Bordering intimacy is a study of how borders and dominant forms of intimacy, such as family, are central to the governance of postcolonial states such as Britain. The book explores the connected history between contemporary border regimes and the policing of family with the role of borders under European and British empires. Building upon postcolonial, decolonial and black feminist theory, the investigation centres on how colonial bordering is remade in contemporary Britain through appeals to protect, sustain and make family life. Not only was family central to the making of colonial racism but claims to family continue to remake, shore up but also hide the organisation of racialised violence in liberal states. Drawing on historical investigations, the book investigates the continuity of colonial rule in numerous areas of contemporary government – family visa regimes, the policing of sham marriages, counterterror strategies, deprivation of citizenship, policing tactics, integration policy. In doing this, the book re-theorises how we think of the connection between liberal government, race, family, borders and empire. In using Britain as a case, this opens up further insights into the international/global circulations of liberal empire and its relationship to violence.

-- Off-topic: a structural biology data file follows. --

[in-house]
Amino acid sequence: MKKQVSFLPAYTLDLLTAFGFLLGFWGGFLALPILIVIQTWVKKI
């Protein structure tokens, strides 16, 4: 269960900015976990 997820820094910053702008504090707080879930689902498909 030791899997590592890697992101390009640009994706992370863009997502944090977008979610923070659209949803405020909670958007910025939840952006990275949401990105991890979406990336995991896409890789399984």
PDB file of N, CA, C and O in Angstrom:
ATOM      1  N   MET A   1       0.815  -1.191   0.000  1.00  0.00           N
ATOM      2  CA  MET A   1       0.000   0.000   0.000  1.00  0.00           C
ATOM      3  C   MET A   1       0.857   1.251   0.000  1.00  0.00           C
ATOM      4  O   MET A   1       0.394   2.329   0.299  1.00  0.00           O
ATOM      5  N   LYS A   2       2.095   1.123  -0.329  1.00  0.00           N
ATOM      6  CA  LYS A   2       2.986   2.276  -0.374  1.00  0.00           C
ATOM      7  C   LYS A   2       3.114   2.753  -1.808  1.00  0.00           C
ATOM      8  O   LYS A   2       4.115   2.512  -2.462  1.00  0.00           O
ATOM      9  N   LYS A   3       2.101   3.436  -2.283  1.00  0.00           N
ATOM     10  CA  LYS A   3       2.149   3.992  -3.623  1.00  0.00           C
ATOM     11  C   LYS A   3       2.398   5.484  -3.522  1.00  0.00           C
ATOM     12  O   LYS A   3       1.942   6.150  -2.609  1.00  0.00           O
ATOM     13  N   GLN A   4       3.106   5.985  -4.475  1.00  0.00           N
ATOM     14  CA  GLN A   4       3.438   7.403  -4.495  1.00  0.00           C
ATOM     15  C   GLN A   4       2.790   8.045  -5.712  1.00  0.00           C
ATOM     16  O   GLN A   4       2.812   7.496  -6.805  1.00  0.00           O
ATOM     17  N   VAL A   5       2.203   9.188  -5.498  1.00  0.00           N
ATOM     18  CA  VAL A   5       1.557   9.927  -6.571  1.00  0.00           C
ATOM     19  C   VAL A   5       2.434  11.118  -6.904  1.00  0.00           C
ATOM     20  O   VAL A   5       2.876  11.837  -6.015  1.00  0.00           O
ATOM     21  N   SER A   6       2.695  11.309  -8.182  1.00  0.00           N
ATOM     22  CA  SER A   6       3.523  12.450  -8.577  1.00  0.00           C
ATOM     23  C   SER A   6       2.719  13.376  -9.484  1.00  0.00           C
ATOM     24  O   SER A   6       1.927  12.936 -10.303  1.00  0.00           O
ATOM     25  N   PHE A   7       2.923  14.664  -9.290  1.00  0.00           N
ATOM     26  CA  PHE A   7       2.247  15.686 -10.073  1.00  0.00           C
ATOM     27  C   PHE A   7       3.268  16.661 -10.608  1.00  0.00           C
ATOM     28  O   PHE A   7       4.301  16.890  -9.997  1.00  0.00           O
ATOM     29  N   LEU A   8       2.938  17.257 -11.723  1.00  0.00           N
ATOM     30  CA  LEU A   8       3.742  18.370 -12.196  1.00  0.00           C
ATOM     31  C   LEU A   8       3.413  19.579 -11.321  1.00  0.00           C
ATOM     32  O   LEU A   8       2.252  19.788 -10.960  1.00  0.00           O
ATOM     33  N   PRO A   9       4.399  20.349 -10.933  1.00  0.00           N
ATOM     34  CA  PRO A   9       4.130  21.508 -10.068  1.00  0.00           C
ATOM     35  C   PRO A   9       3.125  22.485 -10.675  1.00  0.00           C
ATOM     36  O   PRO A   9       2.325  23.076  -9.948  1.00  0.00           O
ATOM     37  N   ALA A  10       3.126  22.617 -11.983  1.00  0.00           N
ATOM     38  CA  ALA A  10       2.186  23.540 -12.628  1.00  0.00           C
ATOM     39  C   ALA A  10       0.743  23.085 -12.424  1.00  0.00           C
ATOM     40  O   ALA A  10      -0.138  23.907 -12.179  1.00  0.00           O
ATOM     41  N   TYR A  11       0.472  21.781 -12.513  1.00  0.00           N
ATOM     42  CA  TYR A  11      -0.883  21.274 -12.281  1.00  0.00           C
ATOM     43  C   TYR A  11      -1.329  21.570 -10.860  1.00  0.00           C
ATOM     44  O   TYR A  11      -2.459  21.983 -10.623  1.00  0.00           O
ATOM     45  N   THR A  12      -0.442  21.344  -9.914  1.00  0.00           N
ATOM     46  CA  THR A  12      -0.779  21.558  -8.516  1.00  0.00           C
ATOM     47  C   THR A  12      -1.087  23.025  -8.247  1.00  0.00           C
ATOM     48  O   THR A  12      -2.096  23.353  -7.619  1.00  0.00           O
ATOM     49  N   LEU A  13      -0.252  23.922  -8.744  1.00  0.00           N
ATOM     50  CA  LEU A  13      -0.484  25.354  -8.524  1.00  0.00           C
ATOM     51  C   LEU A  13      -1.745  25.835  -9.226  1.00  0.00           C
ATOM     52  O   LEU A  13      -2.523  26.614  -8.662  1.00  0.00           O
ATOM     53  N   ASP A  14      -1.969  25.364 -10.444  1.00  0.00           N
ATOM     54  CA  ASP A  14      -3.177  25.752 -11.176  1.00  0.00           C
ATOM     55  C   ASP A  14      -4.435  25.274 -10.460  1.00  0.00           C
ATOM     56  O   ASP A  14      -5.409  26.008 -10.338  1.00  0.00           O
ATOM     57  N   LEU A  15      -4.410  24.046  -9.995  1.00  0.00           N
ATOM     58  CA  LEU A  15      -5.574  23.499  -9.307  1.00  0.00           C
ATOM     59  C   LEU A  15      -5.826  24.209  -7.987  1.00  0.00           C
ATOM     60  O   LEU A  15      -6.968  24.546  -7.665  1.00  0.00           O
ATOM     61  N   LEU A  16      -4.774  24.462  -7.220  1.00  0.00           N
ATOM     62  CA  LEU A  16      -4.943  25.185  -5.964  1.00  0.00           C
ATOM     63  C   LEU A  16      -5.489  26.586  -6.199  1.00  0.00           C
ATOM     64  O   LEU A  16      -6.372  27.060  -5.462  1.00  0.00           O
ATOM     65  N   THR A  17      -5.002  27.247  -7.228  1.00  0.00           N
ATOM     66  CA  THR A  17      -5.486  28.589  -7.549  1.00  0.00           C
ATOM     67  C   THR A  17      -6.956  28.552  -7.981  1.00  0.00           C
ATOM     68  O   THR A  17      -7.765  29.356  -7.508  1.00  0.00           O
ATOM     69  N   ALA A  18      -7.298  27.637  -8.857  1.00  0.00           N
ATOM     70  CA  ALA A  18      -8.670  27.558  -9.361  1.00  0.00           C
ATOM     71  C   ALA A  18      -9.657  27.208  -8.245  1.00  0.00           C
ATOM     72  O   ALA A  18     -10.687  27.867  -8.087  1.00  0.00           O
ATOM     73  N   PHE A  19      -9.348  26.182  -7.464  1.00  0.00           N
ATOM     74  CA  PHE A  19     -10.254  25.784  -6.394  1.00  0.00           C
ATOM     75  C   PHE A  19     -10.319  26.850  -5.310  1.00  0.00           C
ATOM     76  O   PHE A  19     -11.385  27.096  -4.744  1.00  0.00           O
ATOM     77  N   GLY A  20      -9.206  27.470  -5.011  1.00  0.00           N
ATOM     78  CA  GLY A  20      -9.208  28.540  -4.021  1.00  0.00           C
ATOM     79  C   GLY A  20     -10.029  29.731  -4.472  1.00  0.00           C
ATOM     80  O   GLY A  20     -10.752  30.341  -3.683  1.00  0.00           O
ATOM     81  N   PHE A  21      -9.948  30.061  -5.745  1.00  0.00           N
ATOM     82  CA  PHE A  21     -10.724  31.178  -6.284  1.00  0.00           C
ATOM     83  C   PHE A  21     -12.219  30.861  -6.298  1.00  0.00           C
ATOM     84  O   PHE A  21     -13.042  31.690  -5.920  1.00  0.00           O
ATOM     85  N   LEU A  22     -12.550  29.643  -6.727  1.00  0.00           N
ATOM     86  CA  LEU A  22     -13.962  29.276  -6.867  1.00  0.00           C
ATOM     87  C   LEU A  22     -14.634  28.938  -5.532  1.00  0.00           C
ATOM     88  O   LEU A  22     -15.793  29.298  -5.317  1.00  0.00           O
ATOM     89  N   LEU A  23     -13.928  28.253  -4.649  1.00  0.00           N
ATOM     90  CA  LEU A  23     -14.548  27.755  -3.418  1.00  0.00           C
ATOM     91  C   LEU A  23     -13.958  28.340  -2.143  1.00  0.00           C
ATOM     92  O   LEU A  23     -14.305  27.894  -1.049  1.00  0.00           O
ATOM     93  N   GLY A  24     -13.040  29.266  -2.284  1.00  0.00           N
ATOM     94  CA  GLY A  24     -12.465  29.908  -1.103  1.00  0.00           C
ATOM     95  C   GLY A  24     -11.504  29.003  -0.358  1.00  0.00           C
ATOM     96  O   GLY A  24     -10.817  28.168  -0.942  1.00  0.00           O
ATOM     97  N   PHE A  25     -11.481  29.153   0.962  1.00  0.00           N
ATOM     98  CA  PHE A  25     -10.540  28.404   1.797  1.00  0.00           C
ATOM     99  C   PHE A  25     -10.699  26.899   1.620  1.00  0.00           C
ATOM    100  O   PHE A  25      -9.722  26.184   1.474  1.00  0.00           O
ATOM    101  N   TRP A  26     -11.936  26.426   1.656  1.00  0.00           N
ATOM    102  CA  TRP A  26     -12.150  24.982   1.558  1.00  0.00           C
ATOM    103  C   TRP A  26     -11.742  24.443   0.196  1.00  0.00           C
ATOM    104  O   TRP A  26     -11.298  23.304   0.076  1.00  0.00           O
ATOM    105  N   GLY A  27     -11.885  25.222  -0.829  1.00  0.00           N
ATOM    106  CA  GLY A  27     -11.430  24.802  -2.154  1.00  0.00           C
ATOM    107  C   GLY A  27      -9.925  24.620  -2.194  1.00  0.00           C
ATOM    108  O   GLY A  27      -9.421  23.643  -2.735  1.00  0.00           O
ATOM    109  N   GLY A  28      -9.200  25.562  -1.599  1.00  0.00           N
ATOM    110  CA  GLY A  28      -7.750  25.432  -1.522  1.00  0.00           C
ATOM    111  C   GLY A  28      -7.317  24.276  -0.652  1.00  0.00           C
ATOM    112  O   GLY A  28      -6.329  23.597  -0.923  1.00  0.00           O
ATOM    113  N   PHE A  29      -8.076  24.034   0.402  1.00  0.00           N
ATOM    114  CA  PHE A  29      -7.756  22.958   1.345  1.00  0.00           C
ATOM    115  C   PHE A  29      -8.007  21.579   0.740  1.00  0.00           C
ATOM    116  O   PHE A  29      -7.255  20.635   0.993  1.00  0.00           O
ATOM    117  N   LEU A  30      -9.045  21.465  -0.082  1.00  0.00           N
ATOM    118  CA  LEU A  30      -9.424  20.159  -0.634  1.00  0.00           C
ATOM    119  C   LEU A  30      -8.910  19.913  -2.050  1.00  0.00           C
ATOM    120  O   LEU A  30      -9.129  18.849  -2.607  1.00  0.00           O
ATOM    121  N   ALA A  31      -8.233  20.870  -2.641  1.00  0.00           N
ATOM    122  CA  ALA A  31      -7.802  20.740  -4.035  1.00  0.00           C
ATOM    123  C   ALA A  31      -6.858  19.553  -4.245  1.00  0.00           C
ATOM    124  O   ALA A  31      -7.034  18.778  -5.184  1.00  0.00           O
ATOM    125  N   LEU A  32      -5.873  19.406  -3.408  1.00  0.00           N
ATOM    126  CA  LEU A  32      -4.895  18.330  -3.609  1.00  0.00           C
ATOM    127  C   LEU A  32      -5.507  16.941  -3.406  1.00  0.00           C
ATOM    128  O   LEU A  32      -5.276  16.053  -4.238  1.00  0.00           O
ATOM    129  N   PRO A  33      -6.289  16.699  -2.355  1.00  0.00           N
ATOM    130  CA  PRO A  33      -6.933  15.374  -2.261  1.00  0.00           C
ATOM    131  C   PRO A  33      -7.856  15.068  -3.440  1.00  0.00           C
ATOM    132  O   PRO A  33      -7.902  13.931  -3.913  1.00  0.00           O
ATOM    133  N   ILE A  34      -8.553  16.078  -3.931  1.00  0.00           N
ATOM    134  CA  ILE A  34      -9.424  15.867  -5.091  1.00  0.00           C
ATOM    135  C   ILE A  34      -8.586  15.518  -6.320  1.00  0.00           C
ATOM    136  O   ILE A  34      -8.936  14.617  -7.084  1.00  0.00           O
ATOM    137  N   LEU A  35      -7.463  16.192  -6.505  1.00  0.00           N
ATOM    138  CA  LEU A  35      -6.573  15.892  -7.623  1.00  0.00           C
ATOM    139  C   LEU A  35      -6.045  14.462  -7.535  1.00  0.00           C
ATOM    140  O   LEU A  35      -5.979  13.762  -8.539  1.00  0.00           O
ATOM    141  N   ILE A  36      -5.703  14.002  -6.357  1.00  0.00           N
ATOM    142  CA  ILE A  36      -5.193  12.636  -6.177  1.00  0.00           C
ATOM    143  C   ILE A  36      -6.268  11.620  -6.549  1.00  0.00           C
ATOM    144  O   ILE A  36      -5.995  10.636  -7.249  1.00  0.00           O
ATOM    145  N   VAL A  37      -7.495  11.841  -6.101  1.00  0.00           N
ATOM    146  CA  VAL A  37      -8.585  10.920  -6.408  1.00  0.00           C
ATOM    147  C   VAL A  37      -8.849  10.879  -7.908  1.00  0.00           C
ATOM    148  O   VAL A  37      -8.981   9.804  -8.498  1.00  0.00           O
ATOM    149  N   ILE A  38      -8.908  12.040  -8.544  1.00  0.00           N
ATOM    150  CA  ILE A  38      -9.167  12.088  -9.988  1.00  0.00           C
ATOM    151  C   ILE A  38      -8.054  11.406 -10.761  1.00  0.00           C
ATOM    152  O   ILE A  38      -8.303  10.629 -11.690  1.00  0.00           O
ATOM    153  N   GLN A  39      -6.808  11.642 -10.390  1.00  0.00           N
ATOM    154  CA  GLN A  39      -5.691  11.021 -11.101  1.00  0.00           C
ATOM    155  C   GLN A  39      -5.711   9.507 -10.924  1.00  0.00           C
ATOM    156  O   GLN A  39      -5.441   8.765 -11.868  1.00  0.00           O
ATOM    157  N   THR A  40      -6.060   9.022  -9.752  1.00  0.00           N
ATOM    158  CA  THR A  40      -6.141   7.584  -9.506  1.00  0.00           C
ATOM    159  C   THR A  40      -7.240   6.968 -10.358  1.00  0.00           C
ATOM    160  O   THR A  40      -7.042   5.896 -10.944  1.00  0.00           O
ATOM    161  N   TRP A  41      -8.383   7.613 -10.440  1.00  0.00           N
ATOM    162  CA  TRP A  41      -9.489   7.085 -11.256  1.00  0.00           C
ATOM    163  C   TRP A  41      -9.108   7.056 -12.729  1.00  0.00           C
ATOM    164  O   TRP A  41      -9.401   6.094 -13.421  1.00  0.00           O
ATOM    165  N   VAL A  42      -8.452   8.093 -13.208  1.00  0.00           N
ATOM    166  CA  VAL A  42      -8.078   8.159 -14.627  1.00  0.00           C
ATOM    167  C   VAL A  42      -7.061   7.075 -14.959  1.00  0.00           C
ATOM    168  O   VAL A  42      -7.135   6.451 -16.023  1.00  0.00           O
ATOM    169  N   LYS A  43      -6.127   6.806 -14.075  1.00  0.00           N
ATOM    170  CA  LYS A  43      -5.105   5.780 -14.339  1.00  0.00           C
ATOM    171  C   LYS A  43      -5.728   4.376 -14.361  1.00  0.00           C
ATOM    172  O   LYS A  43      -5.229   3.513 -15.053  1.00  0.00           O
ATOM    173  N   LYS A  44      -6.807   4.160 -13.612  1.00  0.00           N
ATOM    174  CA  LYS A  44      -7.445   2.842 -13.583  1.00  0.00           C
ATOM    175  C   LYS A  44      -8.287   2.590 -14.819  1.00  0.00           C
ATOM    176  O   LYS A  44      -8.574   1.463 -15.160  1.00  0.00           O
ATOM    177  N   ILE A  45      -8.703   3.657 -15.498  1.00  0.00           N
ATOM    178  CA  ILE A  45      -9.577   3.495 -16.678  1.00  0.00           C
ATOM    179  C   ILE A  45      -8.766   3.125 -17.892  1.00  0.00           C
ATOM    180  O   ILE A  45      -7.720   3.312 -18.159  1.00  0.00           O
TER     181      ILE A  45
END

Reconstructing modernity assesses the character of approaches to rebuilding British cities during the decades after the Second World War. It explores the strategies of spatial governance that sought to restructure society and looks at the cast of characters who shaped these processes. It challenges traditional views of urban modernism as moderate and humanist, shedding new light on the importance of the immediate post-war for the trajectory of urban renewal in the twentieth century. The book shows how local corporations and town planners in Manchester and Hull attempted to create order and functionality through the remaking of their decrepit Victorian cities. It looks at the motivations of national and local governments in the post-war rebuilding process and explores why and how they attempted the schemes they did. What emerges is a picture of local corporations, planners and city engineers as radical reshapers of the urban environment, not through the production of grand examples of architectural modernism, but in mundane attempts to zone cities, produce greener housing estates, control advertising or regulate air quality. Their ambition to control and shape the space of their cities was an attempt to produce urban environments that might be both more orderly and functional, but also held the potential to shape society.